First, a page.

1. Dangerous Games, by Danielle Steel. (Delacorte) A television correspondent investigates damning allegations against the vice president of the United States.

2. Silence Fallen, by Patricia Briggs. (Ace) Shape-shifter Mercy Thompson finds herself in the clutches of the world’s most powerful vampire.

3. Norse Mythology, by Neil Gaiman. (Norton) A retelling of Norse folklore.

4. Lincoln in the Bardo, by George Saunders. (Random House) Visiting the grave of his recently deceased young son in 1862, Lincoln encounters a cemetery full of ghosts.

5. Exit West, by Mohsin Hamid. (Riverhead) Lovers in a city overwhelmed with violence hear about mysterious doors that will carry them into an alien and uncertain future.

6. A Gentleman in Moscow, by Amor Towles. (Viking) A Russian count undergoes 30 years of house arrest.

7. Heartbreak Hotel, by Jonathan Kellerman. (Ballantine) Psychologist Alex Delaware and LAPD Lt. Milo Sturgis investigate a mysterious death.

8. The Whistler, by John Grisham. (Doubleday) A whistleblower alerts a Florida investigator to judicial corruption involving the mob and Indian casinos.

9. The Underground Railroad, by Colson Whitehead. (Doubleday) A slave girl heads toward freedom on the network, envisioned as actual tracks and tunnels.

10. A Piece of the World, by Christina Baker Kline. (Morrow/HarperCollins) Imagining the life of the central figure of Andrew Wyeth’s iconic painting “Christina’s World.” (x)


1. Portraits of Courage, by George W. Bush. (Crown) Sixty-six color paintings and a four-panel mural, accompanied by brief biographies, show members of the military who have served since Sept. 11, 2001. By the former president.

2. Hillbilly Elegy, by J.D. Vance. (HarperCollins) A Yale Law School graduate looks at the struggles of America’s white working class through his own childhood in the Rust Belt.

3. Killing the Rising Sun, by Bill O’Reilly and Martin Dugard. (Holt) “The O’Reilly Factor” host recounts the final years of World War II.

4. Dear Ijeawele, by Chimamanda Ngozi Adichie. (Knopf) A feminist manifesto in 15 suggestions for empowering a daughter to become a strong, independent woman.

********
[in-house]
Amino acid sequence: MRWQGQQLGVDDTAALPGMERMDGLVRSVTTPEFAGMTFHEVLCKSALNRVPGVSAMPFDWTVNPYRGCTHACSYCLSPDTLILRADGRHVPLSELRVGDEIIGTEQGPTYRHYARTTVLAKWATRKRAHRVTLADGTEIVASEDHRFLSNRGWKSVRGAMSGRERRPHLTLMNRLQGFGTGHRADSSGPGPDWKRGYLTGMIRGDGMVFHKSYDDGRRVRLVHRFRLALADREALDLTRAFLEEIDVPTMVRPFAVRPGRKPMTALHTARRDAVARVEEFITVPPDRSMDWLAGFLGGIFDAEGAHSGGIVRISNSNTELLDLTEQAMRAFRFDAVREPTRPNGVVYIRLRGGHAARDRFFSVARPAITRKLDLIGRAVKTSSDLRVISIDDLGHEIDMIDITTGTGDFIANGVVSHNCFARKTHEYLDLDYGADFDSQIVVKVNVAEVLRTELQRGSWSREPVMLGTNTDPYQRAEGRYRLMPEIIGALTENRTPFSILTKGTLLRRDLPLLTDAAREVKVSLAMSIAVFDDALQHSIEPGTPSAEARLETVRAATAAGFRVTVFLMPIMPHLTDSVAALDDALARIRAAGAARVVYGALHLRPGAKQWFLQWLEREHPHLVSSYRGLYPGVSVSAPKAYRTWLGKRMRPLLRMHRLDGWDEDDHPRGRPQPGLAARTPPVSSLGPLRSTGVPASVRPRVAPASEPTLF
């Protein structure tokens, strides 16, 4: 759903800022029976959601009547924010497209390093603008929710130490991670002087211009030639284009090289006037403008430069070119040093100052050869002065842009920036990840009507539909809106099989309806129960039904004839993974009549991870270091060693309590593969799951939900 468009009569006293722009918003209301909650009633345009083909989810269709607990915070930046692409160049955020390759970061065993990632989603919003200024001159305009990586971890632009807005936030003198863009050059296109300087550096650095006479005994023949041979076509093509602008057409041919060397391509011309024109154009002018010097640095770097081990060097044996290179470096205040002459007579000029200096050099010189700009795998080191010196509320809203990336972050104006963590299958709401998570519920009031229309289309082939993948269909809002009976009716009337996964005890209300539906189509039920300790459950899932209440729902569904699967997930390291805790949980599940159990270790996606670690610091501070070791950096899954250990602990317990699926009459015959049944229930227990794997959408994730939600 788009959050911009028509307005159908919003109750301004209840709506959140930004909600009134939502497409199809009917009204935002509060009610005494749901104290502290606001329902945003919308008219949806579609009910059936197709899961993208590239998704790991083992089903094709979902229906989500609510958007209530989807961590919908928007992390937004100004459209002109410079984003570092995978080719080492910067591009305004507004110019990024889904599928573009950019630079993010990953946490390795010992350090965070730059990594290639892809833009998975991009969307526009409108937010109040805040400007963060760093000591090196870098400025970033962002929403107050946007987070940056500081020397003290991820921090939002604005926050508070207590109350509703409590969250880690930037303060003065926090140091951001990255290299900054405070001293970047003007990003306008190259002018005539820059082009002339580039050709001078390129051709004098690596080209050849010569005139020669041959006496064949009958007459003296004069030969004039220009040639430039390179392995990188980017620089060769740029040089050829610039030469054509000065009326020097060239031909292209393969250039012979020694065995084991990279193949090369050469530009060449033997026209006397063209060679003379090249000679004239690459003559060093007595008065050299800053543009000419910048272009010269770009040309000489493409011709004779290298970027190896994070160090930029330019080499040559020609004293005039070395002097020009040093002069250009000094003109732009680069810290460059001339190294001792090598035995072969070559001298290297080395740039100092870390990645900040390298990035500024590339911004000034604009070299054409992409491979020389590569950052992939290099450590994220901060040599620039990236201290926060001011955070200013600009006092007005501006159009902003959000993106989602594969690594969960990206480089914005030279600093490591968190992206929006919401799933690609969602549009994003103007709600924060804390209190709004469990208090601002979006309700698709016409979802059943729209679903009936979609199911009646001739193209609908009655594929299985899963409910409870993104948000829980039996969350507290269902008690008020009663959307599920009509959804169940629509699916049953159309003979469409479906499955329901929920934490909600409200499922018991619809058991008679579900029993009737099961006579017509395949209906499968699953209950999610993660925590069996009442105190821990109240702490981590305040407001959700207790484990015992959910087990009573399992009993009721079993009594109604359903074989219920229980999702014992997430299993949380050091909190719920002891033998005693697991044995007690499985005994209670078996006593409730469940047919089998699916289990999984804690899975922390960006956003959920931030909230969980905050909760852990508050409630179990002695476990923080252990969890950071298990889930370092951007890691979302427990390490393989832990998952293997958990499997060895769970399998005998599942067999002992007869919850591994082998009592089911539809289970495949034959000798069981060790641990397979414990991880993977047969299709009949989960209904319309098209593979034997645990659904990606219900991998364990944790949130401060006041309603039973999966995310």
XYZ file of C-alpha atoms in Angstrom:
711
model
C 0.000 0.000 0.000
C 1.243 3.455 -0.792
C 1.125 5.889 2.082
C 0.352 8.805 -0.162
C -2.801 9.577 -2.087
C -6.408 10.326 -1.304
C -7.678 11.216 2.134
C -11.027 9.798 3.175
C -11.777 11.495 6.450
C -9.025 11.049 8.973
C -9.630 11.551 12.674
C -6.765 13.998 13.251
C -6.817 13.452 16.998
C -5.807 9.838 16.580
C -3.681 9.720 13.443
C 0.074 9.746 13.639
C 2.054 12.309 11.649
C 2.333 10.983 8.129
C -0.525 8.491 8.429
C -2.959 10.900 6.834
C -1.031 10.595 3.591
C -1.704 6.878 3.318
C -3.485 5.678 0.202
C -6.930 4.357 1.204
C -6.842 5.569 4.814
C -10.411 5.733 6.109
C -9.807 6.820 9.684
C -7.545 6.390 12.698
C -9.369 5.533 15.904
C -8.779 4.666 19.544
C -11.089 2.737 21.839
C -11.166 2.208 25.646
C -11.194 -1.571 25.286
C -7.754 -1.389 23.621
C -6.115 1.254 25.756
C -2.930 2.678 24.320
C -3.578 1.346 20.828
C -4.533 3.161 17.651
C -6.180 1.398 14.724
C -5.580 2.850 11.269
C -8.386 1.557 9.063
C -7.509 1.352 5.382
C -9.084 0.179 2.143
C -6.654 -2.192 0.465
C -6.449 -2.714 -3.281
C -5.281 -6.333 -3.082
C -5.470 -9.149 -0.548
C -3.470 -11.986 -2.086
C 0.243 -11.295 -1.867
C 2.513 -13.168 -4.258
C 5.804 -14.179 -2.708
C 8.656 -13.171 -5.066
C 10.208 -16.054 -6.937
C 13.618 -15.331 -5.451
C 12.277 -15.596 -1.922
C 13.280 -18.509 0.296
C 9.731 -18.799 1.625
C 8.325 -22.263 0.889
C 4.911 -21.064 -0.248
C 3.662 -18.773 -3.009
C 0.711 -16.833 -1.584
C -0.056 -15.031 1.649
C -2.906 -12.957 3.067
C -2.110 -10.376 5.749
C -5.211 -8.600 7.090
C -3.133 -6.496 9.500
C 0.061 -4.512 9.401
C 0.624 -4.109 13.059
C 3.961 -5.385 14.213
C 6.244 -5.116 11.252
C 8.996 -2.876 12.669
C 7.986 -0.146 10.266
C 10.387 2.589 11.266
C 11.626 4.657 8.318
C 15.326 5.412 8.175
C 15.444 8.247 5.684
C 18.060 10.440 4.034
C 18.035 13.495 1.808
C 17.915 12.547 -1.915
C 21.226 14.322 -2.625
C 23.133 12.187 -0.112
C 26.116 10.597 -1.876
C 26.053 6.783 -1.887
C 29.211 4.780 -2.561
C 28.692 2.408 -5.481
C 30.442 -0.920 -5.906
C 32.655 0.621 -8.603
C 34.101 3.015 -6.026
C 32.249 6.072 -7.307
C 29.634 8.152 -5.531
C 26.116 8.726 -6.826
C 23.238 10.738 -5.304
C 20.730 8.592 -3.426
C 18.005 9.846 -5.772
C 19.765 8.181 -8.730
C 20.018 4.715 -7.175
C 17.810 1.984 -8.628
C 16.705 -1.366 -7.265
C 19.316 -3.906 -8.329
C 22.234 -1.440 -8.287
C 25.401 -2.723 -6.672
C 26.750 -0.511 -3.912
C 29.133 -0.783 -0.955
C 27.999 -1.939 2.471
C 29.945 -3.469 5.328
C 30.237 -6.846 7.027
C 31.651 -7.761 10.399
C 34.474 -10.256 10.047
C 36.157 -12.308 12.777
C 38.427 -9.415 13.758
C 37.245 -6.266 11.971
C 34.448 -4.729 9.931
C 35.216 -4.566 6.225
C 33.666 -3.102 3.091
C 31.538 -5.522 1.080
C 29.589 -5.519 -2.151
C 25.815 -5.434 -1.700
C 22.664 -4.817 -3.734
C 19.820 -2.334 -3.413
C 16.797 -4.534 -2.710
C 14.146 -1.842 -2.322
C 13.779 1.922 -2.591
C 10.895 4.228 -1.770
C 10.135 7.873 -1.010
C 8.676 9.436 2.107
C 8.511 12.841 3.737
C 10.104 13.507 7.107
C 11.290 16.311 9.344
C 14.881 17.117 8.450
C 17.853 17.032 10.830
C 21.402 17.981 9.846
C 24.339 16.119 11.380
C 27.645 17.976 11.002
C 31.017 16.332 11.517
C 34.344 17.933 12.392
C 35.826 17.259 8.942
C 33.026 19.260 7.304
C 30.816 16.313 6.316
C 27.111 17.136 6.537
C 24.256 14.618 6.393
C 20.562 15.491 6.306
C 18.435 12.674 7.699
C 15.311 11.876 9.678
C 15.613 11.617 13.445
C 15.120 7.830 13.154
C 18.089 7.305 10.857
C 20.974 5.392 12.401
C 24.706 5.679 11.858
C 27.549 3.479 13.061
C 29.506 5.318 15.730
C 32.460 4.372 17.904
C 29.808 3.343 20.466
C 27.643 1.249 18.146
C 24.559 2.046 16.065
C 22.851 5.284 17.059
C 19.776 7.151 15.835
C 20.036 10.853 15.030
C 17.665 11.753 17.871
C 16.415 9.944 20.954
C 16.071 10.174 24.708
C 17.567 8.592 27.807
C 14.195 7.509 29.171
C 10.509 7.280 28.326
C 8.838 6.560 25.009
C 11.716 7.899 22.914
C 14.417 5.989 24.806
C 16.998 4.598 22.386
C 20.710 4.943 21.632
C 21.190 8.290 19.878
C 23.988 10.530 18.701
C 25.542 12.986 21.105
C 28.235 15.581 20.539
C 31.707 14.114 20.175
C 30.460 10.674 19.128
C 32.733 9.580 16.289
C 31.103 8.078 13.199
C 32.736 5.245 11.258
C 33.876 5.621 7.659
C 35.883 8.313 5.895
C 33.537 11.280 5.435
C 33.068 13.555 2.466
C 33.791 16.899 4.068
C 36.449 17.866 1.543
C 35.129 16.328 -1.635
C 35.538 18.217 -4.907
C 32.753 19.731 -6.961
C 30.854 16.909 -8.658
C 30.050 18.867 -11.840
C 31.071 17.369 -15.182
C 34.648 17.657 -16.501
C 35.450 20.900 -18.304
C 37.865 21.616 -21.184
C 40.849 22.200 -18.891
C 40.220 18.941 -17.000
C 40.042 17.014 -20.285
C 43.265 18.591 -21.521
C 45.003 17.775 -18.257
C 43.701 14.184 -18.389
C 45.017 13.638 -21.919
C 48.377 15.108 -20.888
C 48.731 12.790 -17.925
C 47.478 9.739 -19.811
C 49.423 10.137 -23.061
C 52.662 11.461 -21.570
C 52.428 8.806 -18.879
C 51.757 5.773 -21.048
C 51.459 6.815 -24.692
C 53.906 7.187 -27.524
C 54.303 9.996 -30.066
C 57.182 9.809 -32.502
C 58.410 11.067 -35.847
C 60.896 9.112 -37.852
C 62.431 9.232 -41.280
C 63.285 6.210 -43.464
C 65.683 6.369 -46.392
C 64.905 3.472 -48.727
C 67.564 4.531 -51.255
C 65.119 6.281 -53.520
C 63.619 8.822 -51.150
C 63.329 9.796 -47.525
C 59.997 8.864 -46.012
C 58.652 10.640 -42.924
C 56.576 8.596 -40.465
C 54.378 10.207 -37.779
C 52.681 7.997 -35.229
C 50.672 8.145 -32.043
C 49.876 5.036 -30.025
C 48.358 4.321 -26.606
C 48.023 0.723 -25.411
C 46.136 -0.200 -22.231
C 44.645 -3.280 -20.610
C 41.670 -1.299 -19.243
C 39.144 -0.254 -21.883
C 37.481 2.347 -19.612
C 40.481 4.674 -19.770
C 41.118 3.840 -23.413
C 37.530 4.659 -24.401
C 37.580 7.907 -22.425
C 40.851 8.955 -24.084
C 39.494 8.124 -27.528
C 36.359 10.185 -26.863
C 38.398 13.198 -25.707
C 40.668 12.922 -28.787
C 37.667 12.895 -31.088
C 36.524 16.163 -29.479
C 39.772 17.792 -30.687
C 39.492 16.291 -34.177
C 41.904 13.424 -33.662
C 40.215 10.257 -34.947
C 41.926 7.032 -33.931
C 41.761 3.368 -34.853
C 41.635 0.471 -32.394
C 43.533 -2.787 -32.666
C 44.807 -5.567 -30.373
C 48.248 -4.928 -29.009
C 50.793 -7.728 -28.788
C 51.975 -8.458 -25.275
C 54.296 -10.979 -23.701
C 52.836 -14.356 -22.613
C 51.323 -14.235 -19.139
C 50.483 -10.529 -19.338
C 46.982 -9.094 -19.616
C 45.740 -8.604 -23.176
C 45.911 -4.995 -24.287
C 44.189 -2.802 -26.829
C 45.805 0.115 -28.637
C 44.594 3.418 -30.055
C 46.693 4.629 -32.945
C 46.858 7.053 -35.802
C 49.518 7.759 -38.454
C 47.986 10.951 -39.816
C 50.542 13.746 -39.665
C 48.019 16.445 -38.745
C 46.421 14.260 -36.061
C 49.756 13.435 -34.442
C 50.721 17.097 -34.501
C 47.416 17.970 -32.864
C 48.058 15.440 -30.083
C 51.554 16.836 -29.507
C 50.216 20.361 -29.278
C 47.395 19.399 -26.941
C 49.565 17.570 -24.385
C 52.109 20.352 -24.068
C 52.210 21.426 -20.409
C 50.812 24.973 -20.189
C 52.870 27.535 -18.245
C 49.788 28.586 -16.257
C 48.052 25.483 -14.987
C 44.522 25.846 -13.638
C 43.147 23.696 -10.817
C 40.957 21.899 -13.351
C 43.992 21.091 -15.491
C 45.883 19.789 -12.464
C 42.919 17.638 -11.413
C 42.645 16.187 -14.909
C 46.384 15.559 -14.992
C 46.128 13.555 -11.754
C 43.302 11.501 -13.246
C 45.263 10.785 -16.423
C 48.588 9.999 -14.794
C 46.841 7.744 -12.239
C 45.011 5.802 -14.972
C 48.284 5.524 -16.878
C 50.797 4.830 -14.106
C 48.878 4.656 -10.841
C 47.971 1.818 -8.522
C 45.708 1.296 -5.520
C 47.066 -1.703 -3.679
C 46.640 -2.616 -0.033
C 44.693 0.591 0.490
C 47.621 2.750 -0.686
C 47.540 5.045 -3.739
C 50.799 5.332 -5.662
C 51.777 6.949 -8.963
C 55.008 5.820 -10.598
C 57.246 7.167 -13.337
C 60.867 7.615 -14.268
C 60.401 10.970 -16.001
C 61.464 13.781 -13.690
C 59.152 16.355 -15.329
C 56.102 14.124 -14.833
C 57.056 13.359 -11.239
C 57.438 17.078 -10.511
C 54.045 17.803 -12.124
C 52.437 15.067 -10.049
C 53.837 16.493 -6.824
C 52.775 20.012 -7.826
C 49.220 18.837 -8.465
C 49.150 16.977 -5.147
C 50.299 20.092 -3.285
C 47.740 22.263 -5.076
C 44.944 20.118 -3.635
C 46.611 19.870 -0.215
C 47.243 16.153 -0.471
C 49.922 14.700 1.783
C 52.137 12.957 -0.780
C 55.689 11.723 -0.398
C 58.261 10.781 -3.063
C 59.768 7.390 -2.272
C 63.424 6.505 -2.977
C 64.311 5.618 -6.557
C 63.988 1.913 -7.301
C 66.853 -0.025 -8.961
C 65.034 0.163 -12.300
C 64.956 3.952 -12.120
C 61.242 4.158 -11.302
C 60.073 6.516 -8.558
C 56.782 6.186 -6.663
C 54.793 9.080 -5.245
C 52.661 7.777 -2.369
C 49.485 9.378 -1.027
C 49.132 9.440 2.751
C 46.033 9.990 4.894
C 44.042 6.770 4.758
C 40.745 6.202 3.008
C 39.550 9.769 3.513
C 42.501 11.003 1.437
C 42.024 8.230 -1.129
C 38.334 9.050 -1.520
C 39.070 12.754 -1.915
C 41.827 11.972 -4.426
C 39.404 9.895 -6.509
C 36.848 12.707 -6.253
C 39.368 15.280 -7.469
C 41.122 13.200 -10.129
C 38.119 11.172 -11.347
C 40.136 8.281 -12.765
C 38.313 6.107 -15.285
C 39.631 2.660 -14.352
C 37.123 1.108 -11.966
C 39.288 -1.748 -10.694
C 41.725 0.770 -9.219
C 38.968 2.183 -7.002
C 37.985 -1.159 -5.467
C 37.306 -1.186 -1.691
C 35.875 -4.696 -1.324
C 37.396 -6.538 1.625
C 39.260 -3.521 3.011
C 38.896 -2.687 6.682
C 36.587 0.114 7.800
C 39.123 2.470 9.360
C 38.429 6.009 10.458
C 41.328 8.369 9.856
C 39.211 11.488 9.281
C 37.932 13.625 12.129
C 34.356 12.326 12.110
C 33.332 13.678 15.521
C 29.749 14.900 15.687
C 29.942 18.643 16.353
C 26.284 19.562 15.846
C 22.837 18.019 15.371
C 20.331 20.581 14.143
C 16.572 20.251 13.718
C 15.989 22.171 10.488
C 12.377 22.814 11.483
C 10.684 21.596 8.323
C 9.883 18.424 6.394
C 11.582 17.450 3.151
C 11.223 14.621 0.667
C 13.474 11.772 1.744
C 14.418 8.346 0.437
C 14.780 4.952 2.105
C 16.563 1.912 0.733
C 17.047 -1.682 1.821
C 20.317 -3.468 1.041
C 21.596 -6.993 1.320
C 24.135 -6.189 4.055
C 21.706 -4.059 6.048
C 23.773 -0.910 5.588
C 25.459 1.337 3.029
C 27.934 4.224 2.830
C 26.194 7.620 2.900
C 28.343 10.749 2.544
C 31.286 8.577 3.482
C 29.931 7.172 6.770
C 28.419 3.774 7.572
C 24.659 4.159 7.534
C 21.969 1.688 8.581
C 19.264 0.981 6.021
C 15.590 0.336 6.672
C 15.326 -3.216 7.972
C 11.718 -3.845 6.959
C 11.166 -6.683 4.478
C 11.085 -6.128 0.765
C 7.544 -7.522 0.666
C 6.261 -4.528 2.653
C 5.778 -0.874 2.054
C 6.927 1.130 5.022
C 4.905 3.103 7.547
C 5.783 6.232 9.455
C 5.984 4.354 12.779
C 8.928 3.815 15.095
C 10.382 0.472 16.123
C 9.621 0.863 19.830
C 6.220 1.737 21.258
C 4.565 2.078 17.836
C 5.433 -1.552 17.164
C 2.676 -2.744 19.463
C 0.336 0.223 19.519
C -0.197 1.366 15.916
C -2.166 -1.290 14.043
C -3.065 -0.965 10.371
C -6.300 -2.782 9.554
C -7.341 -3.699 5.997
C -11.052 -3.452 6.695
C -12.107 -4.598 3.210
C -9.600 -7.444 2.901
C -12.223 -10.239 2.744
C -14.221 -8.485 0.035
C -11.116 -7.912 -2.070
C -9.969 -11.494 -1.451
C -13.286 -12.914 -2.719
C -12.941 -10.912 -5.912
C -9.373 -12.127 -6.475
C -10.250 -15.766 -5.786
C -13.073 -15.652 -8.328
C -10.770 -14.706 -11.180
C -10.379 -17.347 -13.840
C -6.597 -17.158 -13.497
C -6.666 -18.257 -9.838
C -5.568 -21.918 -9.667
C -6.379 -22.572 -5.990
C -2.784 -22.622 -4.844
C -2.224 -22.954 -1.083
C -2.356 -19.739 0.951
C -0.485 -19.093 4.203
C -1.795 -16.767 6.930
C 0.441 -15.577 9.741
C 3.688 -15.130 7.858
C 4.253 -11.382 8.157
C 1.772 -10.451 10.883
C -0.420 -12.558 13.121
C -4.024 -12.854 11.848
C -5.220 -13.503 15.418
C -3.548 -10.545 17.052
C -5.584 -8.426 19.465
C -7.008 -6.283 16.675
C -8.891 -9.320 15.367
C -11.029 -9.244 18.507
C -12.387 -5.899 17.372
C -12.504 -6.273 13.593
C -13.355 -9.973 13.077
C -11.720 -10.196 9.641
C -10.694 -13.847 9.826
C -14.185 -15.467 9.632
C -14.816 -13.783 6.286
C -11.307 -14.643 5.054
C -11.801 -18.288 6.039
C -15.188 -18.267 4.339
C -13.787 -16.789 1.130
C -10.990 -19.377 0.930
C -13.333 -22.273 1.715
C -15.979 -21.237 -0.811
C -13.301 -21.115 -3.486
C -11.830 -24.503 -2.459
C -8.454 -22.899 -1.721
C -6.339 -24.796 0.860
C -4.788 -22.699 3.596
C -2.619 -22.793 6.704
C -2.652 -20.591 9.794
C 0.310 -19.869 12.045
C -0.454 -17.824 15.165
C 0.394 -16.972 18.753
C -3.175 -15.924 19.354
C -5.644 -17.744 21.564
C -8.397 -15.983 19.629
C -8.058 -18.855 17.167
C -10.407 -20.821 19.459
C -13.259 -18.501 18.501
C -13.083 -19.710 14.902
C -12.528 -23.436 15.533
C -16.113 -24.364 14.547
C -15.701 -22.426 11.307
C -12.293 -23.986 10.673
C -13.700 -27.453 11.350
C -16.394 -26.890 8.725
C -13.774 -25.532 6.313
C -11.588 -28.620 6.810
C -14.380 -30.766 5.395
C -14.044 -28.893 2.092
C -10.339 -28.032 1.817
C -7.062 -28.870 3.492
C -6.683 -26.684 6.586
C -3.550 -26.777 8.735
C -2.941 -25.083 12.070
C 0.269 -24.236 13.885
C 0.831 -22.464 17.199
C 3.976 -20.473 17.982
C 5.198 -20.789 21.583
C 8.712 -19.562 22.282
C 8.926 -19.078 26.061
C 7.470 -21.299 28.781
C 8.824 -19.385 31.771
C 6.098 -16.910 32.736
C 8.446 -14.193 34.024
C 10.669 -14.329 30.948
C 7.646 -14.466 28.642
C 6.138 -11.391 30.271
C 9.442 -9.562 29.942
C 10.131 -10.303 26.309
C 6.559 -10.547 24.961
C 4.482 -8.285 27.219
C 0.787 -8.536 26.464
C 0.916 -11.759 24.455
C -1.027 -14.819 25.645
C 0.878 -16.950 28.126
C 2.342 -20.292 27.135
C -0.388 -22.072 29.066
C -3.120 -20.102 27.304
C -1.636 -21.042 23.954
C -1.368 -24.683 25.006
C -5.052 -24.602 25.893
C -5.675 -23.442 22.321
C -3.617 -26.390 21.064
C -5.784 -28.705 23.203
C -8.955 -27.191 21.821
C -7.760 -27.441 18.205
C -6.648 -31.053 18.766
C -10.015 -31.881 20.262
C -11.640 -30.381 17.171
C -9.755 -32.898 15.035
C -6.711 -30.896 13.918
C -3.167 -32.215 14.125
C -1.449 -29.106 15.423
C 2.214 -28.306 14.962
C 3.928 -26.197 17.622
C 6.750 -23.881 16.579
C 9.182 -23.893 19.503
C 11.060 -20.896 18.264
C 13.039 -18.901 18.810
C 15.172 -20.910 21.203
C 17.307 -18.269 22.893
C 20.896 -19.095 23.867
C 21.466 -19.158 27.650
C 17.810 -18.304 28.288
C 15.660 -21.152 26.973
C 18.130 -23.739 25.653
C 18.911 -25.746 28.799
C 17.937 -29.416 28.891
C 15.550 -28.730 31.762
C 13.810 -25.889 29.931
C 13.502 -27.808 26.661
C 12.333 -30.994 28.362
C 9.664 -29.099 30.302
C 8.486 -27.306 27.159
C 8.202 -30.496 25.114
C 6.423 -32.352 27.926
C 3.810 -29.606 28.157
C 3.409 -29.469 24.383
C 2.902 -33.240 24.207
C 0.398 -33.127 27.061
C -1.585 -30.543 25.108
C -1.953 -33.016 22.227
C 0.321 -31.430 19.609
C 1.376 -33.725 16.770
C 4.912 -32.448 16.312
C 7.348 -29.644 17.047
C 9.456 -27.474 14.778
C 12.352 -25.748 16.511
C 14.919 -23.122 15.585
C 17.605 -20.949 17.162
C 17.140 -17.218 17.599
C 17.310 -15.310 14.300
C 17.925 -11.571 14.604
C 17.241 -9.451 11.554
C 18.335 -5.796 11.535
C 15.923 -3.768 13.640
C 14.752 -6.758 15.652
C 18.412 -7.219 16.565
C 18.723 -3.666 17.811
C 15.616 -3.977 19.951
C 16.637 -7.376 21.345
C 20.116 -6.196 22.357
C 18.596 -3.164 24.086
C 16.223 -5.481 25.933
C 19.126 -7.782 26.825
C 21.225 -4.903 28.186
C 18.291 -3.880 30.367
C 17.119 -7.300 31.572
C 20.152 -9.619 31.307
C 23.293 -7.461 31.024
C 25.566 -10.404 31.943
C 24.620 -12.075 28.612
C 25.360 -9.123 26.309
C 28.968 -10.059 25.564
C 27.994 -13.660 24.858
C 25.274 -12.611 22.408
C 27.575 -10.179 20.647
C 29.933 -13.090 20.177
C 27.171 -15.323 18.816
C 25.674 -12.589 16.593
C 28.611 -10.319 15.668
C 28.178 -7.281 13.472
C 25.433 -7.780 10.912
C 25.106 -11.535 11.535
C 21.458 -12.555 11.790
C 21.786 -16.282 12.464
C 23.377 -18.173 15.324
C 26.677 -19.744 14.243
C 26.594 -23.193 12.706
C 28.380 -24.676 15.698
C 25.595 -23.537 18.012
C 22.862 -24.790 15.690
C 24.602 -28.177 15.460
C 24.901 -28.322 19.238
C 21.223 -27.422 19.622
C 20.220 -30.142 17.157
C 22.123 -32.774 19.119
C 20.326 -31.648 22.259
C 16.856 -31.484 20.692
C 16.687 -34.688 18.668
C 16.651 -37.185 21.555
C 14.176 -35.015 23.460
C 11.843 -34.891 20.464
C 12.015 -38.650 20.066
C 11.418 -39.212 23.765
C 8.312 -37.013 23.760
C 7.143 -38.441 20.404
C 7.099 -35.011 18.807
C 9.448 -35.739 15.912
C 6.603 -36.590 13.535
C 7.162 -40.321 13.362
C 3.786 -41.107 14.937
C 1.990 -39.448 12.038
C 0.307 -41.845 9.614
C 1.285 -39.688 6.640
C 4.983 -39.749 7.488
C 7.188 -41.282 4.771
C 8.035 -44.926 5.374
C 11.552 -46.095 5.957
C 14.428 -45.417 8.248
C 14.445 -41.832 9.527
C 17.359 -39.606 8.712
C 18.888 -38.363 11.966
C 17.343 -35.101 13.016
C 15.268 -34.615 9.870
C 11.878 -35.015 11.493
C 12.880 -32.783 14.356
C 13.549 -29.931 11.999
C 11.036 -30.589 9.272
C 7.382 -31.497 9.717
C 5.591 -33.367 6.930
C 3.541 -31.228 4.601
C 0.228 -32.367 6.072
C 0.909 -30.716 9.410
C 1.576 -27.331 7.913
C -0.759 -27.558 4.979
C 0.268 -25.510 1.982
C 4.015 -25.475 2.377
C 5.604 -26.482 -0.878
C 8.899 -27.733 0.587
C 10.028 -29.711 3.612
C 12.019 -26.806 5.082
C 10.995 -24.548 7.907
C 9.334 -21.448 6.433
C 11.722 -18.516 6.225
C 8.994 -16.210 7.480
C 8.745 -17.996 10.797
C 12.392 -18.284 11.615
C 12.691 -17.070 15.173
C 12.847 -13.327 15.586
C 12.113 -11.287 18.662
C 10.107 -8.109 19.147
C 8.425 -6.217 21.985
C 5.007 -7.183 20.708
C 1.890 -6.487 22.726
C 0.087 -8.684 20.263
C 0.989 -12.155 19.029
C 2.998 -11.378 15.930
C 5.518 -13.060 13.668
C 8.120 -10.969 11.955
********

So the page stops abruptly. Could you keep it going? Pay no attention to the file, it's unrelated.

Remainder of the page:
5. When Breath Becomes Air, by Paul Kalanithi. (Random House) A memoir by a physician diagnosed with Stage IV lung cancer at 36.

6. The Book of Joy, by the Dalai Lama and Desmond Tutu with Douglas Abrams. (Avery) Two spiritual leaders discuss how to find joy in the face of suffering.

7. Big Agenda, by David Horowitz. (Humanix) A battle plan for the Trump White House. (b)

8. The Magnolia Story, by Chip Gaines and Joanna Gaines with Mark Dagostino. (W Publishing/Thomas Nelson) The lives of the couple who star in the HGTV show “Fixer Upper.”

9. South and West, by Joan Didion. (Knopf) Notebook excerpts about a Southern road trip and Patty Hearst’s trial.

10. Thank You for Being Late, by Thomas L. Friedman. (Farrar, Straus & Giroux) How globalization, climate change and the accelerating pace of technology are reshaping the world.

Advice, How-To, Miscellaneous

1. Unshakeable, by Tony Robbins with Peter Mallouk. (Simon & Schuster) A financial freedom playbook from the millionaire life and business strategist.

2. You Are Here, by Jenny Lawson. (Flatiron) Part therapy, part humor, part coloring book.

3. You Are a Badass, by Jen Sincero. (Running Press) Tips for the doubtful and self-effacing on roaring ahead through life.

4. The Five Love Languages, by Gary Chapman. (Northfield) A guide to communicating love in a way that your spouse will understand.

5. The Subtle Art of Not Giving a ----, by Mark Manson. (HarperOne/HarperCollins) How to stop trying to be “positive” all the time and instead become better at handling adversity. (b)

Rankings reflect sales at venues nationwide for the week ending March 11. An (x) indicates that a book’s sales are barely distinguishable from those of the book above. A (b) indicates that some sellers report receiving bulk orders.